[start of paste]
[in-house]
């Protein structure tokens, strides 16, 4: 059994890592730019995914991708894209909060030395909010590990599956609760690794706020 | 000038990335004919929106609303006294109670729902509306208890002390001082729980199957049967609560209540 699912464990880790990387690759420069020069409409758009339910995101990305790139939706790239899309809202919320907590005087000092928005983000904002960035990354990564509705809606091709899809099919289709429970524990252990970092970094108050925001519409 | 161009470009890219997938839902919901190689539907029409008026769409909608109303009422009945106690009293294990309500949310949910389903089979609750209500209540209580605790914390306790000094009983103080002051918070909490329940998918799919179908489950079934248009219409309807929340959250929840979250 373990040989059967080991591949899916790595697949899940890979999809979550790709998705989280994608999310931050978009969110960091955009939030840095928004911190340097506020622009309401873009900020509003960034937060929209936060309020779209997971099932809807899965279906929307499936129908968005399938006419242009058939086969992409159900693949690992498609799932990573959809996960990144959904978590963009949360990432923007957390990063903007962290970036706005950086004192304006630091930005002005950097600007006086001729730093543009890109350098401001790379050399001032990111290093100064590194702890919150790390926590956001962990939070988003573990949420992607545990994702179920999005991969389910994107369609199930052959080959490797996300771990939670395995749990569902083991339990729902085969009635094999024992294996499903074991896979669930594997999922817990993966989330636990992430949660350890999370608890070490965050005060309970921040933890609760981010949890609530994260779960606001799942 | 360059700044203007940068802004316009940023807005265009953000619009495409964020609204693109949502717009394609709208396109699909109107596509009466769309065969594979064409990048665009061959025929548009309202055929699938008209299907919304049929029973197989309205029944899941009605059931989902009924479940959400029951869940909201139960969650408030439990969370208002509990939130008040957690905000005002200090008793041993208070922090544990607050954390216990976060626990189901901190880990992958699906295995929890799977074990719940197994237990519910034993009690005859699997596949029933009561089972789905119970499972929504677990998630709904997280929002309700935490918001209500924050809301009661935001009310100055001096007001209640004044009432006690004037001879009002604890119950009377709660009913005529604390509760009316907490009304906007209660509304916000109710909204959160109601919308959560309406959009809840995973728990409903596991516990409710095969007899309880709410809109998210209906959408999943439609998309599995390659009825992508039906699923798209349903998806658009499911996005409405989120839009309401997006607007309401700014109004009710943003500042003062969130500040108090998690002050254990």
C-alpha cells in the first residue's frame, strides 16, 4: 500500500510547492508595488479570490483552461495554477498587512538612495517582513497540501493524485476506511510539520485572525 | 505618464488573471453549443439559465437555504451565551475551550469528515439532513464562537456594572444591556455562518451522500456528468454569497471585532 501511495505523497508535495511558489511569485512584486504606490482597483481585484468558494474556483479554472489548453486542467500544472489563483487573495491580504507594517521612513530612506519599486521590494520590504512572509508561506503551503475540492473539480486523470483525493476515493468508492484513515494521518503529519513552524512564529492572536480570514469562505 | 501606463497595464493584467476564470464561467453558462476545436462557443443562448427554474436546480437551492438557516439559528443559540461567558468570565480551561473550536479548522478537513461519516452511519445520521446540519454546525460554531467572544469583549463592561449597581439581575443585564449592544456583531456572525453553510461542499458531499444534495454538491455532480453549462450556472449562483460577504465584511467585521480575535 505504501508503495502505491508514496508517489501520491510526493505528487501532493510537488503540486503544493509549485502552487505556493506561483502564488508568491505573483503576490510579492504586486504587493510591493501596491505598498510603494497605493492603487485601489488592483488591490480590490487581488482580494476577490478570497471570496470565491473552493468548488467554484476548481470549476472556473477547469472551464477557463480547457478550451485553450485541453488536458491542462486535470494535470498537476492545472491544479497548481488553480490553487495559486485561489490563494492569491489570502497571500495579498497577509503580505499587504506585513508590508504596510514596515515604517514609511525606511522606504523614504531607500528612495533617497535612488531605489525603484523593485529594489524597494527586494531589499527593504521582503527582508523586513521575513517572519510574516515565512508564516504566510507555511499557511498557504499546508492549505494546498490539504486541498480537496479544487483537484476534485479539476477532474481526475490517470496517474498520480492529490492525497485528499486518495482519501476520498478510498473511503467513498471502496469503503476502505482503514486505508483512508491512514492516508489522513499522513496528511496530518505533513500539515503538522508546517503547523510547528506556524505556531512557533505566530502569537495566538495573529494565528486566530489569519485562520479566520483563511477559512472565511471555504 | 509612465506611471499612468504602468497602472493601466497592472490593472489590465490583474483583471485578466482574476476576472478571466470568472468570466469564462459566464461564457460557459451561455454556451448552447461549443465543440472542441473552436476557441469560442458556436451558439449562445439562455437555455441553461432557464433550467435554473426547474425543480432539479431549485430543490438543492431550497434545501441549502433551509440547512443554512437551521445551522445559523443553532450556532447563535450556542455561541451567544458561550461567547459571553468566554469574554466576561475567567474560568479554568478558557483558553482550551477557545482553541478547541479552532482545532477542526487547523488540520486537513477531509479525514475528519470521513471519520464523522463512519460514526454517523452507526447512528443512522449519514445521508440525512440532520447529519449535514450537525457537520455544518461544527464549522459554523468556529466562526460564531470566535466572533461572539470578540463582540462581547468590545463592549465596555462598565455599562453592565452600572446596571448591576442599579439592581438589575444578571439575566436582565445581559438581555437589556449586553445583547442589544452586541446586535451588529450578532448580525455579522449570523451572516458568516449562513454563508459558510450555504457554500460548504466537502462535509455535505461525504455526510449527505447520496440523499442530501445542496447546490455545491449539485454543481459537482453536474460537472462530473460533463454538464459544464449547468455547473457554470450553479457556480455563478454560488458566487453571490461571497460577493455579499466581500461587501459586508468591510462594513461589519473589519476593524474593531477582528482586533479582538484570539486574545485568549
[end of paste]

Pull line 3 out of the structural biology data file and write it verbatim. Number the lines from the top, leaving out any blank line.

C-alpha cells in the first residue's frame, strides 16, 4: 500500500510547492508595488479570490483552461495554477498587512538612495517582513497540501493524485476506511510539520485572525 | 505618464488573471453549443439559465437555504451565551475551550469528515439532513464562537456594572444591556455562518451522500456528468454569497471585532 501511495505523497508535495511558489511569485512584486504606490482597483481585484468558494474556483479554472489548453486542467500544472489563483487573495491580504507594517521612513530612506519599486521590494520590504512572509508561506503551503475540492473539480486523470483525493476515493468508492484513515494521518503529519513552524512564529492572536480570514469562505 | 501606463497595464493584467476564470464561467453558462476545436462557443443562448427554474436546480437551492438557516439559528443559540461567558468570565480551561473550536479548522478537513461519516452511519445520521446540519454546525460554531467572544469583549463592561449597581439581575443585564449592544456583531456572525453553510461542499458531499444534495454538491455532480453549462450556472449562483460577504465584511467585521480575535 505504501508503495502505491508514496508517489501520491510526493505528487501532493510537488503540486503544493509549485502552487505556493506561483502564488508568491505573483503576490510579492504586486504587493510591493501596491505598498510603494497605493492603487485601489488592483488591490480590490487581488482580494476577490478570497471570496470565491473552493468548488467554484476548481470549476472556473477547469472551464477557463480547457478550451485553450485541453488536458491542462486535470494535470498537476492545472491544479497548481488553480490553487495559486485561489490563494492569491489570502497571500495579498497577509503580505499587504506585513508590508504596510514596515515604517514609511525606511522606504523614504531607500528612495533617497535612488531605489525603484523593485529594489524597494527586494531589499527593504521582503527582508523586513521575513517572519510574516515565512508564516504566510507555511499557511498557504499546508492549505494546498490539504486541498480537496479544487483537484476534485479539476477532474481526475490517470496517474498520480492529490492525497485528499486518495482519501476520498478510498473511503467513498471502496469503503476502505482503514486505508483512508491512514492516508489522513499522513496528511496530518505533513500539515503538522508546517503547523510547528506556524505556531512557533505566530502569537495566538495573529494565528486566530489569519485562520479566520483563511477559512472565511471555504 | 509612465506611471499612468504602468497602472493601466497592472490593472489590465490583474483583471485578466482574476476576472478571466470568472468570466469564462459566464461564457460557459451561455454556451448552447461549443465543440472542441473552436476557441469560442458556436451558439449562445439562455437555455441553461432557464433550467435554473426547474425543480432539479431549485430543490438543492431550497434545501441549502433551509440547512443554512437551521445551522445559523443553532450556532447563535450556542455561541451567544458561550461567547459571553468566554469574554466576561475567567474560568479554568478558557483558553482550551477557545482553541478547541479552532482545532477542526487547523488540520486537513477531509479525514475528519470521513471519520464523522463512519460514526454517523452507526447512528443512522449519514445521508440525512440532520447529519449535514450537525457537520455544518461544527464549522459554523468556529466562526460564531470566535466572533461572539470578540463582540462581547468590545463592549465596555462598565455599562453592565452600572446596571448591576442599579439592581438589575444578571439575566436582565445581559438581555437589556449586553445583547442589544452586541446586535451588529450578532448580525455579522449570523451572516458568516449562513454563508459558510450555504457554500460548504466537502462535509455535505461525504455526510449527505447520496440523499442530501445542496447546490455545491449539485454543481459537482453536474460537472462530473460533463454538464459544464449547468455547473457554470450553479457556480455563478454560488458566487453571490461571497460577493455579499466581500461587501459586508468591510462594513461589519473589519476593524474593531477582528482586533479582538484570539486574545485568549